Activists and writers like Eman Fahad al Nafjan, a blogger, doctoral student, and mother in Riyadh, call the impact of the ban profound, saying that it limits women’s mobility into female employment and education, despite efforts by King Abdullah to boost both. And in a kingdom that the International Labor Organization says is the only country in the Gulf Cooperation Council with a significant poverty rate, the ban is a drain on the resources of women, forcing many households to pay thousands of dollars a year for drivers, opponents say.
AJ is also reporting on these acts of civil disobedience against one of the most conservative monarchies in the area. This is truly an act of bravery in this country. Saudi Arabia has not yet experienced much civil unrest during the so-called “Arab spring’.
The subject of women driving was as puzzling as every woman-related issue in the tribal, patriarchal, and religious alloy of the Saudi mindset.
Women have driven in rural areas and in some compounds within cities all the time. There were no religious or legal pretexts to prevent women from driving. The opposition came from a group of religious scholars – purportedly for fear of “gender mixing” and anticipated sins – a fallacy that is obviously refuted by the fact that gender mixing is already in effect, whether women are in the back or the front seats of the cars – unless a parallel public world can be created for each sex, an idea which must occupy many scholars’ minds.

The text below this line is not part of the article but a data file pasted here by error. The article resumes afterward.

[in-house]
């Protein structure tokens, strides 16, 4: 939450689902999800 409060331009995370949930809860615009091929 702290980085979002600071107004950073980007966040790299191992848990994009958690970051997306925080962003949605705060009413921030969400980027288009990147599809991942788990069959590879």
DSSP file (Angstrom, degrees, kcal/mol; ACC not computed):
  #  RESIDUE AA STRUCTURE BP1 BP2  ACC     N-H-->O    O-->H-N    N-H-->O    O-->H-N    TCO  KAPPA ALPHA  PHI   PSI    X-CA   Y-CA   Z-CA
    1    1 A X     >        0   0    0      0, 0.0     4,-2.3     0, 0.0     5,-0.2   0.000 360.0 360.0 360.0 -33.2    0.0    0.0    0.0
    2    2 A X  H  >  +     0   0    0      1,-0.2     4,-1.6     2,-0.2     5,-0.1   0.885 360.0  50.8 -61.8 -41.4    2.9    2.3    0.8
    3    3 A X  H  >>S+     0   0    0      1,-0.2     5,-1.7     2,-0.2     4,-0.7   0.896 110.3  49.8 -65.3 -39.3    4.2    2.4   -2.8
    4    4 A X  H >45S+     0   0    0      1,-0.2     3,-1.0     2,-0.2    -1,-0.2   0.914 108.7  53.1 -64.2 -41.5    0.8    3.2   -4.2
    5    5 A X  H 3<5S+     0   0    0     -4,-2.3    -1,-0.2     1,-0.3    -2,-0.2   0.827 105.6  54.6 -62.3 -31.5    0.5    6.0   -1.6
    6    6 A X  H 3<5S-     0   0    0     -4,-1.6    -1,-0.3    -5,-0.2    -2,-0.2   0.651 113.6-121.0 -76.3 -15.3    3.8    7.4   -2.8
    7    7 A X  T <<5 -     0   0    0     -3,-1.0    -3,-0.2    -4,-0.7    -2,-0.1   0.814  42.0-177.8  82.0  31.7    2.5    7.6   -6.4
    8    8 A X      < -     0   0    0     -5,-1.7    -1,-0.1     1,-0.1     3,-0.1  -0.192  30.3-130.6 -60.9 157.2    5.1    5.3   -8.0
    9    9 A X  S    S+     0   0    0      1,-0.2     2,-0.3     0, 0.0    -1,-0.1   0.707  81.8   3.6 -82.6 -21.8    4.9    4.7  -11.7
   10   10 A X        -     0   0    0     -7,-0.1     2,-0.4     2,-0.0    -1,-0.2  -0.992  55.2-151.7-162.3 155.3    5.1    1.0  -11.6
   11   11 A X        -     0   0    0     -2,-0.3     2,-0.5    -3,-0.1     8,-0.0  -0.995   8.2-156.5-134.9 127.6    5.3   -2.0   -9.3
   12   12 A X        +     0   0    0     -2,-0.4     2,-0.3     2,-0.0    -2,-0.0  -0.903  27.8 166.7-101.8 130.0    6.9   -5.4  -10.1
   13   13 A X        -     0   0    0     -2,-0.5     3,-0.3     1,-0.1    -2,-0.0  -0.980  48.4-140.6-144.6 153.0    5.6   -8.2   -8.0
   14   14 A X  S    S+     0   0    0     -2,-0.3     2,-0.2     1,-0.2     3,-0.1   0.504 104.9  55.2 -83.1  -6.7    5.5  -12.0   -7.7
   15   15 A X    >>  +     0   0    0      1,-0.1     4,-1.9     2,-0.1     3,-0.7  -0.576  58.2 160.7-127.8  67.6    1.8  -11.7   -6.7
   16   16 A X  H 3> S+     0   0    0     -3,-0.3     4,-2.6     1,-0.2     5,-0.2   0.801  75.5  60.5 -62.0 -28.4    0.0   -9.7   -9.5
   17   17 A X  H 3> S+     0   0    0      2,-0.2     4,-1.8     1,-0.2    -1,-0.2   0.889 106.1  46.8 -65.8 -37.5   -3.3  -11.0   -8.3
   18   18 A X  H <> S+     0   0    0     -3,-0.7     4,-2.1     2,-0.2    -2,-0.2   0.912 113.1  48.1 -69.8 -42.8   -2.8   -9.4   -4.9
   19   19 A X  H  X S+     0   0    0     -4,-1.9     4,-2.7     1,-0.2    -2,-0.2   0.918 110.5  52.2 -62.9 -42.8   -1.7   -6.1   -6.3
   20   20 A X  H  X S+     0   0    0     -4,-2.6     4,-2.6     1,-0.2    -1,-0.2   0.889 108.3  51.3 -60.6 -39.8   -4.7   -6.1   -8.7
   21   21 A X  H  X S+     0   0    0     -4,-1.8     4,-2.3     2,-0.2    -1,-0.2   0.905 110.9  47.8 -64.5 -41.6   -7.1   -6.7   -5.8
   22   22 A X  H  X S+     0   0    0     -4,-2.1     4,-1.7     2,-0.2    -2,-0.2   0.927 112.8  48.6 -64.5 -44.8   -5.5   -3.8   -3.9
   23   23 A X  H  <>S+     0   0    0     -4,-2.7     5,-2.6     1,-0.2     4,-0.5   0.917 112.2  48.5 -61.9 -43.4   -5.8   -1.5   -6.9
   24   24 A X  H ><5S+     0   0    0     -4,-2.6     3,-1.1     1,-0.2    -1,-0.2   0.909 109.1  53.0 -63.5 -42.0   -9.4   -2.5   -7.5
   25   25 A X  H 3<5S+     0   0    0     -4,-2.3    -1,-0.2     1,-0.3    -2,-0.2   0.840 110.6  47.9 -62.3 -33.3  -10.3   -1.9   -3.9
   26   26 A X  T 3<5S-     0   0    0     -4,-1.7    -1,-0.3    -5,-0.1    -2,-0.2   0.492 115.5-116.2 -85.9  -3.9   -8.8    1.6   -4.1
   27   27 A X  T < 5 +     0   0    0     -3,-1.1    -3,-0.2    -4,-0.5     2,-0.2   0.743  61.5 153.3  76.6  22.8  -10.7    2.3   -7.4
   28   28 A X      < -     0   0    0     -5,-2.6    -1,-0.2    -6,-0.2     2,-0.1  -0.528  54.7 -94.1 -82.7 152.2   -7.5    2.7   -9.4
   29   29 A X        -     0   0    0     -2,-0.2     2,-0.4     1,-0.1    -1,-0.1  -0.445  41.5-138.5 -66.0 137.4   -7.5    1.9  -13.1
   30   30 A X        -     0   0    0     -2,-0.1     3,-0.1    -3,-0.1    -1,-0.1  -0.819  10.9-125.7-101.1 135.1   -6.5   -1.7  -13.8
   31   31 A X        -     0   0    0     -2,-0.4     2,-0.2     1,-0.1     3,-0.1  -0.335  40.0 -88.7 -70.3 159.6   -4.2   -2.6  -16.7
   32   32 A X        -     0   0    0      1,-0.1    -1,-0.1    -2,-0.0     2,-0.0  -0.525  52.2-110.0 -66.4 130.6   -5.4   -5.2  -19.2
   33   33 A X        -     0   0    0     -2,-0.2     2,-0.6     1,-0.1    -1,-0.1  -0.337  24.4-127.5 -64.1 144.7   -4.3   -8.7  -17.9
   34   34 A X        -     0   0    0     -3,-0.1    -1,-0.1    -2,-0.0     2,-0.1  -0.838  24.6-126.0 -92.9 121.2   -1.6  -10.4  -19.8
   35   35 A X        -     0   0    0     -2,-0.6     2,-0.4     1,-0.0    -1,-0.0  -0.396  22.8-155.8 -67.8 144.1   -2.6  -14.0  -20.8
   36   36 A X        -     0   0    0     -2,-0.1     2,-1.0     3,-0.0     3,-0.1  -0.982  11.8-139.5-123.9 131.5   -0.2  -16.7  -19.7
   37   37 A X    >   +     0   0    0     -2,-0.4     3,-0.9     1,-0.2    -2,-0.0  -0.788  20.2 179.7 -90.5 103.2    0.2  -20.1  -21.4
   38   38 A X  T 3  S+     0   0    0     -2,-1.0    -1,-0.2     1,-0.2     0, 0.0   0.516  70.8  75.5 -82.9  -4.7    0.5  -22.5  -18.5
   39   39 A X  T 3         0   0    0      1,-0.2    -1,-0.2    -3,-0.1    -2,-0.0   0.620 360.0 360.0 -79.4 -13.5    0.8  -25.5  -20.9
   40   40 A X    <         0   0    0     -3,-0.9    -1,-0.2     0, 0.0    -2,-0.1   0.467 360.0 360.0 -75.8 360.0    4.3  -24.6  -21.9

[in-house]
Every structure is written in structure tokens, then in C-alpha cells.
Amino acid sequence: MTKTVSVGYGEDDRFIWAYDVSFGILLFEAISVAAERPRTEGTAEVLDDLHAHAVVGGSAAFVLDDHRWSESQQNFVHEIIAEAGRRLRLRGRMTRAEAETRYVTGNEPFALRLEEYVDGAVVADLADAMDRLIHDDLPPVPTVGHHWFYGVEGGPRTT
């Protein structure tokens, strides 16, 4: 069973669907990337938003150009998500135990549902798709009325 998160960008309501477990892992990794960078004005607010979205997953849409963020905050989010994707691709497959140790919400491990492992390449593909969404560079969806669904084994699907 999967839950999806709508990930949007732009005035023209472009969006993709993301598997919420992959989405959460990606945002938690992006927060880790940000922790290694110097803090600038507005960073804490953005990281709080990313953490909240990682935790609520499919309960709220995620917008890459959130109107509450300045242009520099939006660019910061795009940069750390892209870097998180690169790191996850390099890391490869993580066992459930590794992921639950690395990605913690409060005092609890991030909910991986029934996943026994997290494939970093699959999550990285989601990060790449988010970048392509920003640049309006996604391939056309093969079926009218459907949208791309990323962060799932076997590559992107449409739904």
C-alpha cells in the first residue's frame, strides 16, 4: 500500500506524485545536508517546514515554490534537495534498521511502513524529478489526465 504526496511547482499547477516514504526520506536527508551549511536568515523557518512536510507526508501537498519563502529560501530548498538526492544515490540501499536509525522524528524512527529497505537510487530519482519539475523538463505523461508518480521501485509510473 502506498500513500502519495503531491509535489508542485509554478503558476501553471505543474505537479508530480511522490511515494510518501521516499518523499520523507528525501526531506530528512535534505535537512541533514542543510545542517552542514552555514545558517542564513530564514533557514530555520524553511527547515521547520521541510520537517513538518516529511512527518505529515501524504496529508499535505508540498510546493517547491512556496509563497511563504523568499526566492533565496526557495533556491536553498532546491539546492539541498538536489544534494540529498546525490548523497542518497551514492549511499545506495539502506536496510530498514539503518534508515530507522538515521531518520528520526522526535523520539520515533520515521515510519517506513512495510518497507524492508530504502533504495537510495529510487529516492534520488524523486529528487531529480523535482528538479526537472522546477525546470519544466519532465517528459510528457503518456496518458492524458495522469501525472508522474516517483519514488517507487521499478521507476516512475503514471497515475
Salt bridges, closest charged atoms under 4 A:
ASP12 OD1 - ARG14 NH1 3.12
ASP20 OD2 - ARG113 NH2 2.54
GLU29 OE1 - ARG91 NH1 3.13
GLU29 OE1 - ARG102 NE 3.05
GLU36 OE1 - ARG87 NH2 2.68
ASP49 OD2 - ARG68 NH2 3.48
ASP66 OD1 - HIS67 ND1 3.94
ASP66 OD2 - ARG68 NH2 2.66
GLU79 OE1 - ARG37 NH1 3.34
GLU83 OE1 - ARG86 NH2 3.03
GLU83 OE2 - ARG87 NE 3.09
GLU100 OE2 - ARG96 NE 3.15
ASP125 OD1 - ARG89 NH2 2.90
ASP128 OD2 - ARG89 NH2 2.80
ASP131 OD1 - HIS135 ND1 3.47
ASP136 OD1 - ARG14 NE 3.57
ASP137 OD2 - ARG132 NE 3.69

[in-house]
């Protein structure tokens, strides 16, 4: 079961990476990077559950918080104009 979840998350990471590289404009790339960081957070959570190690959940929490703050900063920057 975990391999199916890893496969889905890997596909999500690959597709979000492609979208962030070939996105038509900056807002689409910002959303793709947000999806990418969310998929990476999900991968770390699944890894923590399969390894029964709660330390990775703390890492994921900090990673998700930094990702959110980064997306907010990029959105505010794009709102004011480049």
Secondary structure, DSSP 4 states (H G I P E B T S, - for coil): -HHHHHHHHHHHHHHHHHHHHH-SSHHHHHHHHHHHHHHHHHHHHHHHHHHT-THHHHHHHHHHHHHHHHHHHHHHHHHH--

This was nothing new; religious views opposing women’s autonomy were the norms of Saudi scholars, fearing changes in the traditional gender roles. And when religious unrest contradicts official plans, the government often acts to keep the clerics in check. Examples are many, such as the beginnings of women’s education half a century ago and the opening of KAUST, the first co-educational university – which cost a known scholar his elevated position at the supreme committee of scholars.
I would like every one here to be aware of the bravery of the people in Saudi Arabia–the women and men–who are trying to bring modernity and women’s rights to what is unquestionably a misogynist society. For more information on the role of social media in this movement, see the BBC’s story here. Many Saudi women are posting videos and stories like the one above.
Fighting Back … Ballroom Days are OverPosted: April 5, 2011 Filed under: Civil Liberties, Civil Rights, collective bargaining, Corporate Crime, Democratic Politics, Domestic Policy, Economic Develpment, Economy, education | Tags: civil disobedience, democratic solutions, demonstrations, protesting 31 Comments
May take a week, and it may take longer.
They got the guns, but we got the numbers.
Gonna win yeah, we’re taking over.
Your ballroom days are over, baby.
Night is drawing near.
Shadows of the evening
Crawl across the years.
Jim Morrison, from “Five to One”
I’ve spent the last six months watching this country’s policy makers throw all common sense and empirical evidence on the US economy to the wind. My jaw just drops when I consider what the Republicans have proposed under the flag of austerity and how the Democrats entertain them.